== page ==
Although Kafka has its own retention policies, and it works well, but sometimes the disk space could be in engineers’ consideration, especially in large Kafka cluster. In the former section, I have sent nginx.log to Kafka with different codecs and I measured the the disk space each topic has used. The numbers can simply be got by du -sh in Kafka logs directory.

codec Disk Space(MB) Percentage%
none 1329.53 100
gzip 140.18 10.54
snappy 679.81 51.13
lz4 222.58 16.74

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CPU Usage

Compression and de-compression will mainly use cpu and I will record the usr, sys, wait and the total of them to measure how much CPU each codec will use. The data is made by dstat as well. Pay attention that my docker only has 4 CPU and this tests are mainly used to compare with different codec, not to dig into the absoulute number because it would be different in different boxes.

The test is simple, I used dstat to record the system metrics I want, and meanwhile, use kafka-console-producer.sh or kafka-console-consumers.sh in another container (not the Kafka container) to send or consume data from Kafka.

I will record metrics of both client(run console shell) and server(run Kafka server).

Producer CPU Usage

Server Side

Metrics

codec usr sys wait total
none 41.08 6.56 7.08 54.72
gzip 31.28 1.70 0.45 33.43
snappy 36.89 4.12 4.13 45.14
lz4 33.72 2.77 1.37 37.86

Chart

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Client side

Metrics

codec usr sys wait total
none 41.00 6.52 7.09 54.61
gzip 31.28 1.70 0.44 33.42
snappy 36.65 4.13 4.07 44.85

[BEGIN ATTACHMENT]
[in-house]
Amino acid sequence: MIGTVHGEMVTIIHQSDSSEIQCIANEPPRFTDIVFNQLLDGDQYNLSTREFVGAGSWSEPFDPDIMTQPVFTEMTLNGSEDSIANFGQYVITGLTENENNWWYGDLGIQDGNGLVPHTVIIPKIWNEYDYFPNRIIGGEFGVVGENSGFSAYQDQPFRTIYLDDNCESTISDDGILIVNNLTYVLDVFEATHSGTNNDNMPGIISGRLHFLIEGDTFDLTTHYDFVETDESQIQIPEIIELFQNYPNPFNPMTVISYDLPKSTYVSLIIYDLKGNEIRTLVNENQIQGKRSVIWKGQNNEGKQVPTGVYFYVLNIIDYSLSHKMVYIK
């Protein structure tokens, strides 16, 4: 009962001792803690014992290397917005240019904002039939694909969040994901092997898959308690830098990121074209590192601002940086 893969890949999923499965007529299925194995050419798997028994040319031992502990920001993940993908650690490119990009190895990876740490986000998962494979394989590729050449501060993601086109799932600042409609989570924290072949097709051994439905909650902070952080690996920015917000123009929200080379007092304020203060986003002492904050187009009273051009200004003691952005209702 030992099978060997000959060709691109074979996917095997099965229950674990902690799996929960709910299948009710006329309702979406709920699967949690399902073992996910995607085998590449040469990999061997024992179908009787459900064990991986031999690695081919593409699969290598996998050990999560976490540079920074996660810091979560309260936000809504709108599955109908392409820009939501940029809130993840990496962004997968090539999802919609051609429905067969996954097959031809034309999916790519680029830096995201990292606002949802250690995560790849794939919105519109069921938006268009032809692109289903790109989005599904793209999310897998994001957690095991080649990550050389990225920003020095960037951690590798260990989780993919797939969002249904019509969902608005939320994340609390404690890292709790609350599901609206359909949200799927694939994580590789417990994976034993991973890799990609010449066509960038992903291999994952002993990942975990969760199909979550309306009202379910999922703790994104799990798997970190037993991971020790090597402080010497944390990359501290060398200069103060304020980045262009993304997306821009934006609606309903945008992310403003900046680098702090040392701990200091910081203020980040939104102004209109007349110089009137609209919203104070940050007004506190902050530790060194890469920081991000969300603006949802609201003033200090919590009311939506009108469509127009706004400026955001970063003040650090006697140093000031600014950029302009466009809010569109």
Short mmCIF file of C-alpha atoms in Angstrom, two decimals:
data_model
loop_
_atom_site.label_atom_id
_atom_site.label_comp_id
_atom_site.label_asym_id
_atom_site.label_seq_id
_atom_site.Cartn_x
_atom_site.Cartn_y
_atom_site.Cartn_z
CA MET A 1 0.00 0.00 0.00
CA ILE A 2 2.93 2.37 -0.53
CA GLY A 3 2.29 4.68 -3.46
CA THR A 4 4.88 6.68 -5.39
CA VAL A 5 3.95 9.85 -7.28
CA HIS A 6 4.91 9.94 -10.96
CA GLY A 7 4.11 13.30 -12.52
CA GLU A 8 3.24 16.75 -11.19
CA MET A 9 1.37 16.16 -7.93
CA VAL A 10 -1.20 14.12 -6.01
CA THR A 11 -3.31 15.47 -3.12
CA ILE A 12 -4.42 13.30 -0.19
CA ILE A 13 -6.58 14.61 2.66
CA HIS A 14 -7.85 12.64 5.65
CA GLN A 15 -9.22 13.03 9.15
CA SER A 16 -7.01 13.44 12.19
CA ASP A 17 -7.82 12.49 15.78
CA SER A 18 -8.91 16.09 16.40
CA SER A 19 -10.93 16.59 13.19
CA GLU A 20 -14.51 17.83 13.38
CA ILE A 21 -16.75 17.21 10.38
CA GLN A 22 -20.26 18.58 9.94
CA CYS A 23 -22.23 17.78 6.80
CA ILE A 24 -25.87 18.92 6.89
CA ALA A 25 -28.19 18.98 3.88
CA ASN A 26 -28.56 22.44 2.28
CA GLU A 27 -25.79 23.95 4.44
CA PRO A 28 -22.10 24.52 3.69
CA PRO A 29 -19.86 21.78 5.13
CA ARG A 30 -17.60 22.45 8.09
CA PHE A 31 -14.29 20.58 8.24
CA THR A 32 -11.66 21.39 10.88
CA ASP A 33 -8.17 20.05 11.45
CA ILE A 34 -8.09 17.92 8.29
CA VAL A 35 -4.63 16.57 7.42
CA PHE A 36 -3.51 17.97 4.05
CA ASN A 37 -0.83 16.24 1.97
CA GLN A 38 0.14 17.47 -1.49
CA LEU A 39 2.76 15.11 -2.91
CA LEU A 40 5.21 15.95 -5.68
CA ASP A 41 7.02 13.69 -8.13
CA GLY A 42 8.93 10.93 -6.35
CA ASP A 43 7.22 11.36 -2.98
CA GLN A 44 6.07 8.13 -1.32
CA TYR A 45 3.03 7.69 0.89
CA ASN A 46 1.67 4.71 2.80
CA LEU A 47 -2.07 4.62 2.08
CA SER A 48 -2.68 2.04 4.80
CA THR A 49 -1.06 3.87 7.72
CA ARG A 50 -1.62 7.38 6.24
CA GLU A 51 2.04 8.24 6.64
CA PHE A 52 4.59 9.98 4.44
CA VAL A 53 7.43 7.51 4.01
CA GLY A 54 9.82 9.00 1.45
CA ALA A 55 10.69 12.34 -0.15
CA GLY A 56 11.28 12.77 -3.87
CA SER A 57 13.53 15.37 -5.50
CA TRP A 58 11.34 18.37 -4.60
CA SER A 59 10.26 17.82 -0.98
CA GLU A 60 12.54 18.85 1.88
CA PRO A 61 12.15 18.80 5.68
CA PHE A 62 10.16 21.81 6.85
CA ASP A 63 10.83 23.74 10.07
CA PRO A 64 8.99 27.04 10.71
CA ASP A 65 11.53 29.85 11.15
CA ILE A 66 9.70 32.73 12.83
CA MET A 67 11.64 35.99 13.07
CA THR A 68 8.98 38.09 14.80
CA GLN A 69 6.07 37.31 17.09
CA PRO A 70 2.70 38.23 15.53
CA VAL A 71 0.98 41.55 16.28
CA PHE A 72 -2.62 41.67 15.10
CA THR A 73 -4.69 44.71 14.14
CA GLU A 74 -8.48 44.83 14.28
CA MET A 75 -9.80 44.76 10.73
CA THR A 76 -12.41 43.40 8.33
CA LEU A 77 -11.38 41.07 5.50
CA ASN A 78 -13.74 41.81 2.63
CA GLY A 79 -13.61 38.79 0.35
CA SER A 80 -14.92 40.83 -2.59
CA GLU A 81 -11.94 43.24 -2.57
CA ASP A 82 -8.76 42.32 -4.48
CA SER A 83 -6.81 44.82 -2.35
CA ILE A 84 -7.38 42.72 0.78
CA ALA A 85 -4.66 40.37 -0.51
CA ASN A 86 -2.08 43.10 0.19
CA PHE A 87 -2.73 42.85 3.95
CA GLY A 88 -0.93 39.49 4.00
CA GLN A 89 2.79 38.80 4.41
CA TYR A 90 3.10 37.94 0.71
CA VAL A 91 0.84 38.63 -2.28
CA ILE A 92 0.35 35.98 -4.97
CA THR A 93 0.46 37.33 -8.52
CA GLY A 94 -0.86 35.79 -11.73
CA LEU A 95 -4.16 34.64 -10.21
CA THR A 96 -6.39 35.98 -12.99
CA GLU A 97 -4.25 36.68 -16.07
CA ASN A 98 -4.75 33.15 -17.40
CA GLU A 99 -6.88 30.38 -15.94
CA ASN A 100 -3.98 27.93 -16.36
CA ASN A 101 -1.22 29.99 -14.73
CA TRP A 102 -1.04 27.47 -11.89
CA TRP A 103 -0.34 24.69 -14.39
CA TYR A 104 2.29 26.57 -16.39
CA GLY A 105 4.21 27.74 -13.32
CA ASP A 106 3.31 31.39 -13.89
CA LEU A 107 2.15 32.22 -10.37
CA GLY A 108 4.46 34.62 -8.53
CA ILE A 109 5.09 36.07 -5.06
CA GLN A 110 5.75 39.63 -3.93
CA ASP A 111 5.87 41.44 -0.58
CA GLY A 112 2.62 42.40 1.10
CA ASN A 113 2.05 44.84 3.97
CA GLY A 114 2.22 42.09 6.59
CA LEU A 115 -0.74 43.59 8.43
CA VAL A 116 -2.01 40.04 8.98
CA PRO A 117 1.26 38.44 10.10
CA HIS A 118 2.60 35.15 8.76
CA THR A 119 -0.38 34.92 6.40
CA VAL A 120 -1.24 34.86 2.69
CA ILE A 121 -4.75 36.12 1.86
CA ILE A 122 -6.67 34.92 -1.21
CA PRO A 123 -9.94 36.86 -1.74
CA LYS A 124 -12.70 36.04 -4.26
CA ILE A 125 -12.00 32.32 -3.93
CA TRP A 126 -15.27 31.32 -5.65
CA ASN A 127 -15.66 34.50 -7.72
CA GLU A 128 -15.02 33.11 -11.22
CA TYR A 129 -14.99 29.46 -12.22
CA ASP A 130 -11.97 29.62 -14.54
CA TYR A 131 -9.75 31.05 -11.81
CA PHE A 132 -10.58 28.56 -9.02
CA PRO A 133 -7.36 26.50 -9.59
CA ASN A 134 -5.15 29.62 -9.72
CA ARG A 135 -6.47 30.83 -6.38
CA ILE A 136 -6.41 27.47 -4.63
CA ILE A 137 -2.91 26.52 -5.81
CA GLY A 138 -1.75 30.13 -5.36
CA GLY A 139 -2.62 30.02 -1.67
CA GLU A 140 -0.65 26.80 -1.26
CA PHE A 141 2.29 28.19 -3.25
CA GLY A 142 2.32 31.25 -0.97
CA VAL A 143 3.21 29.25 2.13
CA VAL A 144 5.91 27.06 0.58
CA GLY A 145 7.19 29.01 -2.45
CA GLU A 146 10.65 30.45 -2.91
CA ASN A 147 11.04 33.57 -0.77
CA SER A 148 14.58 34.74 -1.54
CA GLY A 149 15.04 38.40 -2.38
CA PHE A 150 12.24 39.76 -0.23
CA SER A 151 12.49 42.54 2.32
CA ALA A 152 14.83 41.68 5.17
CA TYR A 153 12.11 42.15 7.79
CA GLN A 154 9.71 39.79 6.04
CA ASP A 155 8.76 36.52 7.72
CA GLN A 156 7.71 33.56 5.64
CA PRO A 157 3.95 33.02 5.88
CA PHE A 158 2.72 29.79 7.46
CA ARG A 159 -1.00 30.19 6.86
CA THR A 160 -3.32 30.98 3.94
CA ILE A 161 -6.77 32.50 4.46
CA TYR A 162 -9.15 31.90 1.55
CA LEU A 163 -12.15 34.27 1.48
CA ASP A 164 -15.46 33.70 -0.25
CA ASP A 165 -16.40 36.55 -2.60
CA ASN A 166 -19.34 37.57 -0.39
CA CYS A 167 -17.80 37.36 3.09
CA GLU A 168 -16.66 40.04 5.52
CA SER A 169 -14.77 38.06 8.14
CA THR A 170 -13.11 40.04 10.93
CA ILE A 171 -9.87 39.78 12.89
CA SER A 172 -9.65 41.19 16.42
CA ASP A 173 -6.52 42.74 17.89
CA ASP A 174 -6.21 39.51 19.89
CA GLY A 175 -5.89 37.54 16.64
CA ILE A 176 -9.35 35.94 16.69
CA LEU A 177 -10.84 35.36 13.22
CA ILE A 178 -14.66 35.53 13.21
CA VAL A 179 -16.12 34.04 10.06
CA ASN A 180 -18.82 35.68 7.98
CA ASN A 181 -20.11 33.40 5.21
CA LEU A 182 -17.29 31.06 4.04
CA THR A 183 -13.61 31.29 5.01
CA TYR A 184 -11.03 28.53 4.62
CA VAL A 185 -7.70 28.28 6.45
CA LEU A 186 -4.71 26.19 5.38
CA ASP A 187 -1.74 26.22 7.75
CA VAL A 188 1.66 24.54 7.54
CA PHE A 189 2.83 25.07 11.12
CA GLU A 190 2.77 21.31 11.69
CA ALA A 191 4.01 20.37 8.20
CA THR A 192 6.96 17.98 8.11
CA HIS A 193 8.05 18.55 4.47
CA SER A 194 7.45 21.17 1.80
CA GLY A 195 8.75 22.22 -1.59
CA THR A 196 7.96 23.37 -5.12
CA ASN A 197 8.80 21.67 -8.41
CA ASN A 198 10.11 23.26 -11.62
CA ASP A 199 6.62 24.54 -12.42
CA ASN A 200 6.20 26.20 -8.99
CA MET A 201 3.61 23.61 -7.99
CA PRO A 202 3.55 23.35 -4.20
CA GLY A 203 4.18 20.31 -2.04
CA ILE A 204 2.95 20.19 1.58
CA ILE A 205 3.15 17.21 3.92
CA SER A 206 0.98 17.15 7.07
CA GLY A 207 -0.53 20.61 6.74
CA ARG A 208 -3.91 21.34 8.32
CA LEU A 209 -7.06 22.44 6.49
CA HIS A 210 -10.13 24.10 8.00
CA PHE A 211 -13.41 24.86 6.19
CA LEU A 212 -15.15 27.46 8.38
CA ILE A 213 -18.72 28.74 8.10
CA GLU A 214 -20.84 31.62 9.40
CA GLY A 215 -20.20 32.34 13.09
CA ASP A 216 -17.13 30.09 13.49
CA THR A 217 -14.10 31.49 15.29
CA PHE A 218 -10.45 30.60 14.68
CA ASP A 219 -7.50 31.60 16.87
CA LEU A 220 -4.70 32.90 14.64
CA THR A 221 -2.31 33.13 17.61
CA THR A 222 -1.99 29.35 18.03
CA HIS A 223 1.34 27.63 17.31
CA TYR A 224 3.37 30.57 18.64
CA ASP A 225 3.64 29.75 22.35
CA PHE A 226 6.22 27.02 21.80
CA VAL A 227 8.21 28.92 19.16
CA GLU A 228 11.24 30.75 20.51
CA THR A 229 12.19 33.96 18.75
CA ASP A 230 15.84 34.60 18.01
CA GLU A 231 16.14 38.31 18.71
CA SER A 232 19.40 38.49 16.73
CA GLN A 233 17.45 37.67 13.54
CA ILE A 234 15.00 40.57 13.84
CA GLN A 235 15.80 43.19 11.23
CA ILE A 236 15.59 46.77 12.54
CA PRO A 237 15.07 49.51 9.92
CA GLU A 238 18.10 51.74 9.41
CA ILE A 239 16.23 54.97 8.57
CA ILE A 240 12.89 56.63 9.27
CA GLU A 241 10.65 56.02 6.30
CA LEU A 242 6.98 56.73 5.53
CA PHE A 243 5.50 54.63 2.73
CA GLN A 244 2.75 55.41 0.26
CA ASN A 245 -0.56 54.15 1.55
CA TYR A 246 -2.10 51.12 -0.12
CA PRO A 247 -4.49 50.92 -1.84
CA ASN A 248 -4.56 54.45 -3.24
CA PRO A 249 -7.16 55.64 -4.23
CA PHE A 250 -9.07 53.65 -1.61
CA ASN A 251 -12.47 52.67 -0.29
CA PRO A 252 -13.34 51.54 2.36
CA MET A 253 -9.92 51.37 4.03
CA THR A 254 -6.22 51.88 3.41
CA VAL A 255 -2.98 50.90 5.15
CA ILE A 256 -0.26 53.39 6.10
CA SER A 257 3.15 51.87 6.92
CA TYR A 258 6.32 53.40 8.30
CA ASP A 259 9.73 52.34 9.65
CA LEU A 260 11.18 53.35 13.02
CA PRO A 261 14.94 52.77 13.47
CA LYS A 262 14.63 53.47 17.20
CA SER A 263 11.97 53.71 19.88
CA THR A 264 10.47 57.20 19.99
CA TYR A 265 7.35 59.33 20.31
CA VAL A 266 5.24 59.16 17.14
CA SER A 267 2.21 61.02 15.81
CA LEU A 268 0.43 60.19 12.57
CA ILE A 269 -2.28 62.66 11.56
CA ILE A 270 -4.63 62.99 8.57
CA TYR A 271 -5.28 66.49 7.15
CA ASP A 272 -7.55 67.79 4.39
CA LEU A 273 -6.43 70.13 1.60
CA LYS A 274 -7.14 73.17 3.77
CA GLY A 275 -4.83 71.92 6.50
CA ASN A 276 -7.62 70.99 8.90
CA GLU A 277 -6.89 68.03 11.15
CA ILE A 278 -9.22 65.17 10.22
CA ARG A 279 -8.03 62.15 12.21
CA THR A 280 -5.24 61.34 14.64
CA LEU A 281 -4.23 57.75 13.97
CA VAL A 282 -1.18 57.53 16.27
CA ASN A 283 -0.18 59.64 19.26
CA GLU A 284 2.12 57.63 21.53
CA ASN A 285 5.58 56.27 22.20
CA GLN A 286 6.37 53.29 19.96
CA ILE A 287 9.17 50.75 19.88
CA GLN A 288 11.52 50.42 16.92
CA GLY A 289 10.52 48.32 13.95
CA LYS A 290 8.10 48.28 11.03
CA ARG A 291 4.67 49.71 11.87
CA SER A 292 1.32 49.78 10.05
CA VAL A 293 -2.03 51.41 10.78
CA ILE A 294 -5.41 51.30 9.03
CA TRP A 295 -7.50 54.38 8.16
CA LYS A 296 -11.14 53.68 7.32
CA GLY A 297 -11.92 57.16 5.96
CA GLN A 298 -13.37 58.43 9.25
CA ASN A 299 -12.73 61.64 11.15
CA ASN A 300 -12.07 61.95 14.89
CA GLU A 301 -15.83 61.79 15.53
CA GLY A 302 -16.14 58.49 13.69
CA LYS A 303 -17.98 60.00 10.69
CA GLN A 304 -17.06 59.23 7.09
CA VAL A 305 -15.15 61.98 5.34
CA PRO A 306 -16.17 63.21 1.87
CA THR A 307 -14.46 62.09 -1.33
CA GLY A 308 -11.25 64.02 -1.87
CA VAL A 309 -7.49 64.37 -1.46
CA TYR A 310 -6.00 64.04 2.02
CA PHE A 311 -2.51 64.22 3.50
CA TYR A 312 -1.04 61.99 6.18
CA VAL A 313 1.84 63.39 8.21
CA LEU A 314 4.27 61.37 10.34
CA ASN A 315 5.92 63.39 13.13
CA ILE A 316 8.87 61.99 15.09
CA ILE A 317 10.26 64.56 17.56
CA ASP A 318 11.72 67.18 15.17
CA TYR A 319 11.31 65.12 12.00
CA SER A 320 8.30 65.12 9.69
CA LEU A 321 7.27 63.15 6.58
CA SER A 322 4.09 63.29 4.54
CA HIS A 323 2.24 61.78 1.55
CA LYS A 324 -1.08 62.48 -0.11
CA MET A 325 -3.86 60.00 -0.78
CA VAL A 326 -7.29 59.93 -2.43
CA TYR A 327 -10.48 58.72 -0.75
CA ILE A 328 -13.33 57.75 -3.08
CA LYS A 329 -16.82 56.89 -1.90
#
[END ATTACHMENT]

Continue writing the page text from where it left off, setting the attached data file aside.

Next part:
lz4 33.70 2.76 1.36 37.82

Chart

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Consumer CPU Usage

Server side

Metrics

codec usr sys wait total
none 19.41 5.05 7.74 32.2
gzip 25.63 1.43 0.47 27.53
snappy 23.92 4.23 3.90 32.05
lz4 24.13 2.35 0.90 27.38

Chart

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Client Side

Metrics

codec usr sys wait total
none 19.47 5.05 7.77 32.29
gzip 18.84 1.16 0.41 20.41
snappy 23.82 4.36 3.86 32.04
lz4 24.13 2.35 0.91 27.39

Chart

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Conclusion

GZIP has the best compression rate but lowest performance, and LZ4 has the best performance. In the aspect of capacity, GZIP and NONE will cause wome wait which I don’t know the reason for that. Actually, the CPU usage for each codec is almost the same, I think capacity won’t be the main cause to choose different codecs.

To summarize the benchmarks briefly, use GZIP if you need cost less bandwidth and disk space, use LZ4 to maximum the performance

There is also one problem this benchmark has not cover - how much CPU usage would Kafka server use when there are a huge number of clients. Will the increase of the server-side CPU usage be the linear growth with the number of client? I have not made this test because I only have two containers.